Exemplary cells include stem cells, progenitor cells, endothelial cells, adult cardiomyocytes, and smooth muscle cells. Cells can be of human origin (autologous or allogenic) or from an animal source (xenogenic), or genetically engineered. Non-limiting examples of cells include side population (SP) cells, lineage negative (Lin−) cells including Lin−CD34−, Lin−CD34+, Lin−cKit+, mesenchymal stem cells including mesenchymal stem cells with 5-aza, cord blood cells, cardiac or other tissue derived stem cells, whole bone marrow, bone marrow mononuclear cells, endothelial progenitor cells, skeletal myoblasts or satellite cells, muscle derived cells, go cells, endothelial cells, adult cardiomyocytes, fibroblasts, smooth muscle cells, adult cardiac fibroblasts+5-aza, genetically modified cells, tissue engineered grafts, MyoD scar fibroblasts, pacing cells, embryonic stem cell clones, embryonic stem cells, fetal or neonatal cells, immunologically masked cells, and teratoma derived cells.
Any of the therapeutic agents may be combined to the extent such combination is biologically compatible.
Any of the above mentioned therapeutic agents may be incorporated into a polymeric coating on or in the medical device. The polymers of the polymeric coatings may be biodegradable or non-biodegradable. Non-limiting examples of suitable non-biodegradable polymers include polystyrene; polyisobutylene copolymers and styrene-isobutylene-styrene block copolymers such as styrene-isobutylene-styrene tert-block copolymers (SIBS); polyvinylpyrrolidone including cross-linked polyvinylpyrrolidone; polyvinyl alcohols, copolymers of vinyl monomers such as EVA; polyvinyl ethers; polyvinyl aromatics; polyethylene oxides; polyesters including polyethylene terephthalate; polyamides; polyacrylamides; polyethers including polyether sulfone; polyalkylenes including polypropylene, polyethylene and high molecular weight polyethylene; polyurethanes; polycarbonates, silicones; siloxane polymers; cellulosic polymers such as cellulose acetate; polymer dispersions such as polyurethane dispersions (BAYHYDROL®); ; squalene emulsions; and mixtures and copolymers of any of the foregoing.
Non-limiting examples of suitable biodegradable polymers include polycarboxylic acid, polyanhydrides including maleic anhydride polymers; polyorthoesters; poly-amino acids; polyethylene oxide; polyphosphazenes; polylactic acid, polyglycolic acid and copolymers and mixtures thereof such as poly(L-lactic acid) (PLLA), poly(D,L,-lactide), poly(lactic acid-co-glycolic acid), 50/50 (DL-lactide-co-glycolide); polydioxanone; polypropylene fumarate; polydepsipeptides; polycaprolactone and co-polymers and mixtures thereof such as poly(D,L-lactide-co-caprolactone) and polycaprolactone co-butylacrylate; polyhydroxybutyrate valerate and blends; polycarbonates such as tyrosine-derived polycarbonates and arylates, polyiminocarbonates, and polydimethyltrimethylcarbonates; cyanoacrylate; calcium phosphates; polyglycosaminoglycans; macromolecules such as polysaccharides (including hyaluronic acid; cellulose, and hydroxypropylmethyl cellulose; gelatin; starches; dextrans; alginates and derivatives thereof), proteins and polypeptides; and mixtures and copolymers of any of the foregoing. The biodegradable polymer may also be a surface erodable polymer such as polyhydroxybutyrate and its copolymers, polycaprolactone, polyanhydrides (both crystalline and amorphous), maleic anhydride copolymers, and zinc-calcium phosphate.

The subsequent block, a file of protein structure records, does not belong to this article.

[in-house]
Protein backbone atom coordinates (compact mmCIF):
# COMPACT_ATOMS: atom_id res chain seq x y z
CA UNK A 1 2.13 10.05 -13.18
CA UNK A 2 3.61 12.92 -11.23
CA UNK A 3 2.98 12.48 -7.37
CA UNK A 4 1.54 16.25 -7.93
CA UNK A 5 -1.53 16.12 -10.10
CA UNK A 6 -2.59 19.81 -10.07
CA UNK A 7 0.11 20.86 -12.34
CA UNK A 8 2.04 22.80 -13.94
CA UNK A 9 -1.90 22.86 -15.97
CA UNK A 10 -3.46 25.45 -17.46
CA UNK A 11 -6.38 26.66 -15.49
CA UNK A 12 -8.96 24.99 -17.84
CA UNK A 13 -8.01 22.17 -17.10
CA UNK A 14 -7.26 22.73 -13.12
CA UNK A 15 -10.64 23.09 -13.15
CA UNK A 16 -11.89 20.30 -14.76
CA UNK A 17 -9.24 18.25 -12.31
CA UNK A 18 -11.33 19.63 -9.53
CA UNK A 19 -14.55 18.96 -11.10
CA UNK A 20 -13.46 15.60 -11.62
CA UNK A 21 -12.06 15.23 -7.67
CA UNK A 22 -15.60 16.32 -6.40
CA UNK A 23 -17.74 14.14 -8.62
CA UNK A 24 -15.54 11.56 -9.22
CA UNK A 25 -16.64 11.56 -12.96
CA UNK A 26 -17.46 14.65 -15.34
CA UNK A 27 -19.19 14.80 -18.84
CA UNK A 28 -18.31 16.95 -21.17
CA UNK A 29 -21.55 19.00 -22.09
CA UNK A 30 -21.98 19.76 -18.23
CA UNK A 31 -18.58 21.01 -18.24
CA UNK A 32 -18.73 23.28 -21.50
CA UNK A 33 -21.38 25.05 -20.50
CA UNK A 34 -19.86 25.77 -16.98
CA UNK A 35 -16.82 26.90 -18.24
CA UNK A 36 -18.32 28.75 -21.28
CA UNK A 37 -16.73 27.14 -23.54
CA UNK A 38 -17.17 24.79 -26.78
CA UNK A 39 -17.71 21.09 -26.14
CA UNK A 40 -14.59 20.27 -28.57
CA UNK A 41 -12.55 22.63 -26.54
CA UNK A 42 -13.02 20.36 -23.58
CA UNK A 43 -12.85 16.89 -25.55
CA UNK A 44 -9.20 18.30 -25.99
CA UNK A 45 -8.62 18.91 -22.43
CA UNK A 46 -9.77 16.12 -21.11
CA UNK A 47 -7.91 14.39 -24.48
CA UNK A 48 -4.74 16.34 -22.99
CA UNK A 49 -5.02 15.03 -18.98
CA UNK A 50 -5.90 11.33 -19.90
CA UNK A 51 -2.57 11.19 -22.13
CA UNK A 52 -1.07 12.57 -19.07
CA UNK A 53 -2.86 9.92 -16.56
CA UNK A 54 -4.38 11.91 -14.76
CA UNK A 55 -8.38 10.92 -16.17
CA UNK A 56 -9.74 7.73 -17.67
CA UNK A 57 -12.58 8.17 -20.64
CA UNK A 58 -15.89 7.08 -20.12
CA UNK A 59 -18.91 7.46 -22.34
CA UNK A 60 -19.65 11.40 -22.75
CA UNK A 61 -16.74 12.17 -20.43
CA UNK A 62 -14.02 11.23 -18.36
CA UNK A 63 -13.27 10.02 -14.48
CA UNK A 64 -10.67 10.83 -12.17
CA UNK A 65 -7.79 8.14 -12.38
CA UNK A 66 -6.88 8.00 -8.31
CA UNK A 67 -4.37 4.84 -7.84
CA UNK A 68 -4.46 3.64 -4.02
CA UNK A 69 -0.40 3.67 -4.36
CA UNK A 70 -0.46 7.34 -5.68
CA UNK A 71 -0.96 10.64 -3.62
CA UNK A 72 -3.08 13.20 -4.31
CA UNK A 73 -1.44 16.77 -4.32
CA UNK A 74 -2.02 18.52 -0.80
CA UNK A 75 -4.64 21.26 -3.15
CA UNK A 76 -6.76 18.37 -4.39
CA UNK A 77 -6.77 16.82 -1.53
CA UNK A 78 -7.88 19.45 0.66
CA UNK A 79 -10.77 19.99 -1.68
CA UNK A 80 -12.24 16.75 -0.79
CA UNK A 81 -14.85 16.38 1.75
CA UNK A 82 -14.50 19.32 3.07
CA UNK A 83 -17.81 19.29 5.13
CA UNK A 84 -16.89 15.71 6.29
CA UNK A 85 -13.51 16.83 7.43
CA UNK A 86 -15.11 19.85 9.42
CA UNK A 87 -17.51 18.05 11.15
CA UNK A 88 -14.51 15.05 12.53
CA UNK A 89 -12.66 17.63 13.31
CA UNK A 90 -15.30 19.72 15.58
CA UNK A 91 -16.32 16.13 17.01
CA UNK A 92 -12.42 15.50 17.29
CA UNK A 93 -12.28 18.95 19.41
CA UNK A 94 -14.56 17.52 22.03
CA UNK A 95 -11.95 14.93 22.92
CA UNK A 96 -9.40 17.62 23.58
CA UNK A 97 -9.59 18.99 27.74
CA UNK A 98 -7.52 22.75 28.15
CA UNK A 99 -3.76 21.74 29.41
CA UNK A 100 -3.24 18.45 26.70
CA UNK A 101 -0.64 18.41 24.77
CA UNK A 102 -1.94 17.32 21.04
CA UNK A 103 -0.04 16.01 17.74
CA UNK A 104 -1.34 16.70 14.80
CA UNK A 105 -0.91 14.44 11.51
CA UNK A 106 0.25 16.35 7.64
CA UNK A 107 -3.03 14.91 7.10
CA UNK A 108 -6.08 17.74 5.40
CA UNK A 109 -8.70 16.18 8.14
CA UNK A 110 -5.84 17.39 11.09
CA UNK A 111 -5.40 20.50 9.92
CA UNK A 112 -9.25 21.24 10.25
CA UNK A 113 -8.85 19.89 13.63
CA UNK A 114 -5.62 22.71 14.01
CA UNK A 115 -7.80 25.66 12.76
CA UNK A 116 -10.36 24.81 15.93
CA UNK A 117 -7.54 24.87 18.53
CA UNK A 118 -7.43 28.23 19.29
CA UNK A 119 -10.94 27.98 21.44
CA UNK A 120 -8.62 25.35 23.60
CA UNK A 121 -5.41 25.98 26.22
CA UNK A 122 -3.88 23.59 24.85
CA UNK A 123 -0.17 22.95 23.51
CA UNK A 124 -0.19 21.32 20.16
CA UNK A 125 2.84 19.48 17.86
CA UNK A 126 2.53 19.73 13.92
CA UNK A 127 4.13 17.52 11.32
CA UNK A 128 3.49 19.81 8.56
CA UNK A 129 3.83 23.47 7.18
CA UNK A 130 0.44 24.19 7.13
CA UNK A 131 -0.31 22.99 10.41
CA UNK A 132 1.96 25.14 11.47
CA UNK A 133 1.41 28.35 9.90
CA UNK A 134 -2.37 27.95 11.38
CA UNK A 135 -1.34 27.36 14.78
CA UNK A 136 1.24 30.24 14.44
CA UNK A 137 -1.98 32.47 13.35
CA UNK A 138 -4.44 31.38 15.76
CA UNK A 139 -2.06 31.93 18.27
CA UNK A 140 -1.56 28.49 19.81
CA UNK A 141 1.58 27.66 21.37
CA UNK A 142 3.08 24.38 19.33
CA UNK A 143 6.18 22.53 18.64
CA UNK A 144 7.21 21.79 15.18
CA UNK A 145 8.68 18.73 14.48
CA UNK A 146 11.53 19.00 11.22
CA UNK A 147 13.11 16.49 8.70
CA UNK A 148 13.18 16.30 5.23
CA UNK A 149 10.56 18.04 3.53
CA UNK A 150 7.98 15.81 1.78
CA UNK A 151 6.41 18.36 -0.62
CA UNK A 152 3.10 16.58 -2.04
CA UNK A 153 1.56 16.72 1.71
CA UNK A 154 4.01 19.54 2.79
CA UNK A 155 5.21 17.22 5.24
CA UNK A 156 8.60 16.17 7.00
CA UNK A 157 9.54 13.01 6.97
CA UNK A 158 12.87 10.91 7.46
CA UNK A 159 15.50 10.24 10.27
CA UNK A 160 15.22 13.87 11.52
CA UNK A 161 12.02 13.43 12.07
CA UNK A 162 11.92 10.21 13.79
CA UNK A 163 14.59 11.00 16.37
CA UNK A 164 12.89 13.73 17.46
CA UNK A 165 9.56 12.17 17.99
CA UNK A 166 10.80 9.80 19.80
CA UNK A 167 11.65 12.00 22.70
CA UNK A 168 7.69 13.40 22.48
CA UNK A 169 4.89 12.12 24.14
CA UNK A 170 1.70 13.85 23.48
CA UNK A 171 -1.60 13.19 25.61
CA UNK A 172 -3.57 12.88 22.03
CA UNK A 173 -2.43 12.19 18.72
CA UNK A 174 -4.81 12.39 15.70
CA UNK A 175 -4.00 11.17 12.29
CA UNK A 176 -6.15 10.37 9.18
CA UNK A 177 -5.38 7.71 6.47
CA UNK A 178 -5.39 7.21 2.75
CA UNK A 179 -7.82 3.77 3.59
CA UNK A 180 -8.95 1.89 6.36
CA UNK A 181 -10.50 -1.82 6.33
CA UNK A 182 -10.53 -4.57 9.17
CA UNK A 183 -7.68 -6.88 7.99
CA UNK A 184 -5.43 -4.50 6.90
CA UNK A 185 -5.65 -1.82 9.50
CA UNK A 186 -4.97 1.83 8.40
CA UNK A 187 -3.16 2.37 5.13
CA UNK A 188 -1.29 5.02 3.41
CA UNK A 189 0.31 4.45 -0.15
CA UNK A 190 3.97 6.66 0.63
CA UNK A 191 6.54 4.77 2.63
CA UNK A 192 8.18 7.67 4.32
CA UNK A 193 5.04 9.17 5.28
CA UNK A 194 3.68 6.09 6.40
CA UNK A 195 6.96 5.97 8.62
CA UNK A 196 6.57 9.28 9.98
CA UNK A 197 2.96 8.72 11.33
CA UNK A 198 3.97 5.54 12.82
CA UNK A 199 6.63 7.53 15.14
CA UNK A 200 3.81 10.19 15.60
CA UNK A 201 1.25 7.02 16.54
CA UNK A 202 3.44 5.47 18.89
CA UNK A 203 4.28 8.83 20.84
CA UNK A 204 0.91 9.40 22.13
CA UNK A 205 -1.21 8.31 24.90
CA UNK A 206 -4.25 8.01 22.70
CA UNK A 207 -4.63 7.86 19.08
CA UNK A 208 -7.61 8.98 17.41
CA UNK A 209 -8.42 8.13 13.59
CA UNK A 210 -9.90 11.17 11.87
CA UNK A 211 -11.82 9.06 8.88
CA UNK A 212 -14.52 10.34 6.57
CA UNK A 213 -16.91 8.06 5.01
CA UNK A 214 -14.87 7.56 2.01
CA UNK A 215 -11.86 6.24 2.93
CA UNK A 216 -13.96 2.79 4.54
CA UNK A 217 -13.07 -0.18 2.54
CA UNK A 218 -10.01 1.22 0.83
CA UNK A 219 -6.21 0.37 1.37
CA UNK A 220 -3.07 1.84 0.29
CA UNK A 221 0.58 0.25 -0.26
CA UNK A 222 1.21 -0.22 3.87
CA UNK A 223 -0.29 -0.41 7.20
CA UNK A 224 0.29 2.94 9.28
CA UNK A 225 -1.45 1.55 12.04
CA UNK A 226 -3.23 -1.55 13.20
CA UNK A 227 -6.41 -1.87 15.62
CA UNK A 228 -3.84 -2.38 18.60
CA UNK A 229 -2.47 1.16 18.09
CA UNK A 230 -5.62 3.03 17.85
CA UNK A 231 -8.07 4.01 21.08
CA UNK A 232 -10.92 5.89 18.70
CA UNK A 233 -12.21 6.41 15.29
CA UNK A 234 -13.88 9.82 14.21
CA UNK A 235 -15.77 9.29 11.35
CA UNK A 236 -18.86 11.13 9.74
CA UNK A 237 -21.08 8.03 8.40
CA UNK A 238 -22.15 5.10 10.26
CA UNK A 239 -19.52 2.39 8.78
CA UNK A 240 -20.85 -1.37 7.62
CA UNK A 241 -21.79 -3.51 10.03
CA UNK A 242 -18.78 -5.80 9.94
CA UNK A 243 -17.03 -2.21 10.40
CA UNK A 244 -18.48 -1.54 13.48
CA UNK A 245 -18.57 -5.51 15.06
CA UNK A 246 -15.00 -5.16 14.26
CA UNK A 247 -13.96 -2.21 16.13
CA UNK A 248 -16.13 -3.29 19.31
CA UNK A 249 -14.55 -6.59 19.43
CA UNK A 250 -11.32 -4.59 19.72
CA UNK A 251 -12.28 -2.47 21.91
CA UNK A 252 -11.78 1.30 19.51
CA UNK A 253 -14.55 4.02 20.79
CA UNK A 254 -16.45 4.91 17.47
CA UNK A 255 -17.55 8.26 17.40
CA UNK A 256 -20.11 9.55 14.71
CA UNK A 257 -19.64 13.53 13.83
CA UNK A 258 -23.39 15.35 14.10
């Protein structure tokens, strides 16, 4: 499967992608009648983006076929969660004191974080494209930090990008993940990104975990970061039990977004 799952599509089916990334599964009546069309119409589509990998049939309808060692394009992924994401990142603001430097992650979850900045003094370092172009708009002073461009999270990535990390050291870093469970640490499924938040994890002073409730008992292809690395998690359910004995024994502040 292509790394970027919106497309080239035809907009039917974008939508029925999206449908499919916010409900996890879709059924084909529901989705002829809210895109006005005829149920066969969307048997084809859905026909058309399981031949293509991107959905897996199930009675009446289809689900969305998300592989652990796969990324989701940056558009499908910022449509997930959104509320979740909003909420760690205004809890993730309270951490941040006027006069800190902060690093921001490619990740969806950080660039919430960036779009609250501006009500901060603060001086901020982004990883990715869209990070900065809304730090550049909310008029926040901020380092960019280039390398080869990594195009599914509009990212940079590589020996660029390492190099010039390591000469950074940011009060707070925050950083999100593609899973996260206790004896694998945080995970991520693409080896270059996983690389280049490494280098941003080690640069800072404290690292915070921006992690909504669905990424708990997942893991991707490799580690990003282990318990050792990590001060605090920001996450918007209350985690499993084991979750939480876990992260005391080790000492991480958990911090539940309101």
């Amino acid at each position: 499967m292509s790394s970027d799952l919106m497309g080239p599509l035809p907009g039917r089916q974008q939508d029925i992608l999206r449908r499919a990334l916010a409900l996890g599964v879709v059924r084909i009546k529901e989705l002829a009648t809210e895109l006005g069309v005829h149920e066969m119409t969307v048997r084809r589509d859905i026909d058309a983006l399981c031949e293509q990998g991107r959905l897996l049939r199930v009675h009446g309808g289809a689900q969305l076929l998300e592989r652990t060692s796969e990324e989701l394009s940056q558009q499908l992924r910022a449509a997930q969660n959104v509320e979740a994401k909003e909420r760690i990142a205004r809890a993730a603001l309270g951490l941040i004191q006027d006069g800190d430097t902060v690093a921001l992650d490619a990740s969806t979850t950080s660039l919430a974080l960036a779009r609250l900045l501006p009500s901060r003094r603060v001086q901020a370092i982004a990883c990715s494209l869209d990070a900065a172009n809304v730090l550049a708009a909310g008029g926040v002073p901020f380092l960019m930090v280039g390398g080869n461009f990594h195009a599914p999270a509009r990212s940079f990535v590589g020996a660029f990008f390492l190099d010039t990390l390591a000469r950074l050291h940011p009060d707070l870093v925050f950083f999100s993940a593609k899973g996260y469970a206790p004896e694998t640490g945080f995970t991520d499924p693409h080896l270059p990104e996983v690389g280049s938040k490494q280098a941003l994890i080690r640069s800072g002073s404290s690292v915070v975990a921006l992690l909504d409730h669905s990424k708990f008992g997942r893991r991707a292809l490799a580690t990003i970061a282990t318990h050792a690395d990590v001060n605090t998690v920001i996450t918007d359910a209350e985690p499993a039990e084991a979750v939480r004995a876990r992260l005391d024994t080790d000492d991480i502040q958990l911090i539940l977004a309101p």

Such materials used with the present invention may be formed by any method known to one in the art. For example, an initial polymer/solvent mixture can be formed and then the therapeutic agent added to the polymer/solvent mixture. Alternatively, the polymer, solvent, and therapeutic agent can be added simultaneously to form the mixture. The polymer/solvent mixture may be a dispersion, suspension or a solution. The therapeutic agent may also be mixed with the polymer in the absence of a solvent. The therapeutic agent may be dissolved in the polymer/solvent mixture or in the polymer to be in a true solution with the mixture or polymer, dispersed into fine or micronized particles in the mixture or polymer, suspended in the mixture or polymer based on its solubility profile, or combined with micelle-forming compounds such as surfactants or adsorbed onto small carrier particles to create a suspension in the mixture or polymer. The material may comprise multiple polymers and/or multiple therapeutic agents.
A coating can be applied to the medical device by any known method in the art including dipping, spraying, rolling, brushing, electrostatic plating or spinning, vapor deposition, air spraying including atomized spray coating, and spray coating using an ultrasonic nozzle.
The coating is typically from about 1 to about 50 microns thick Very thin polymer coatings, such as about 0.2-0.3 microns and much thicker coatings, such as more than 10 microns, are also possible. It is also within the scope of the present invention to apply multiple layers of polymer coatings onto the medical device. Such multiple layers may contain the same or different therapeutic agents and/or the same or different polymers. Methods of choosing the type, thickness and other properties of the polymer and/or therapeutic agent to create different release kinetics are well known to one in the art.
The medical device may also contain a radio-opacifying agent within its structure to facilitate viewing the medical device during insertion and at any point while the device is implanted. Non-limiting examples of radio-opacifying agents are bismuth subcarbonate, bismuth oxychloride, bismuth trioxide, barium sulfate, tungsten, and mixtures thereof.
It is contemplated that a device of the present invention may also embody any combination of the previously mentioned features and embodiments. Accordingly, the scope of the invention is not limited to the exact embodiments described herein.
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|U.S. Classification||604/103.02, 604/96.01, 604/106|
|International Classification||A61F2/958, A61M31/00, A61M29/00, A61M37/00|
|Cooperative Classification||A61M25/10, A61M25/104, A61M2025/1072, A61M2025/105|
|European Classification||A61M25/10P, A61M25/10|
|Sep 16, 2004||AS||Assignment|
Owner name: SCIMED LIFE SYSTEMS, INC., A CORP. OF MINNESOTA, M
Free format text: ASSIGNMENT OF ASSIGNORS INTEREST;ASSIGNORS:MICKLEY, TIMOTHY J.;PALASIS, MARIA;FREYMAN, TOBY;REEL/FRAME:015807/0431;SIGNING DATES FROM 20040825 TO 20040827
|Nov 6, 2006||AS||Assignment|
Owner name: BOSTON SCIENTIFIC SCIMED, INC., MINNESOTA
Free format text: CHANGE OF NAME;ASSIGNOR:SCIMED LIFE SYSTEMS, INC.;REEL/FRAME:018505/0868
Effective date: 20050101
Owner name: BOSTON SCIENTIFIC SCIMED, INC.,MINNESOTA
Free format text: CHANGE OF NAME;ASSIGNOR:SCIMED LIFE SYSTEMS, INC.;REEL/FRAME:018505/0868
Effective date: 20050101
|Mar 9, 2007||AS||Assignment|
Owner name: BOSTON SCIENTIFIC SCIMED, INC., MINNESOTA
Free format text: ASSIGNMENT OF ASSIGNORS INTEREST;ASSIGNOR:SCIMED LIFE SYSTEMS, INC.;REEL/FRAME:019022/0440
Effective date: 20041222
|Sep 29, 2009||CC||Certificate of correction|
|May 30, 2012||FPAY||Fee payment|
Year of fee payment: 4
|Jun 16, 2016||FPAY||Fee payment|
Year of fee payment: 8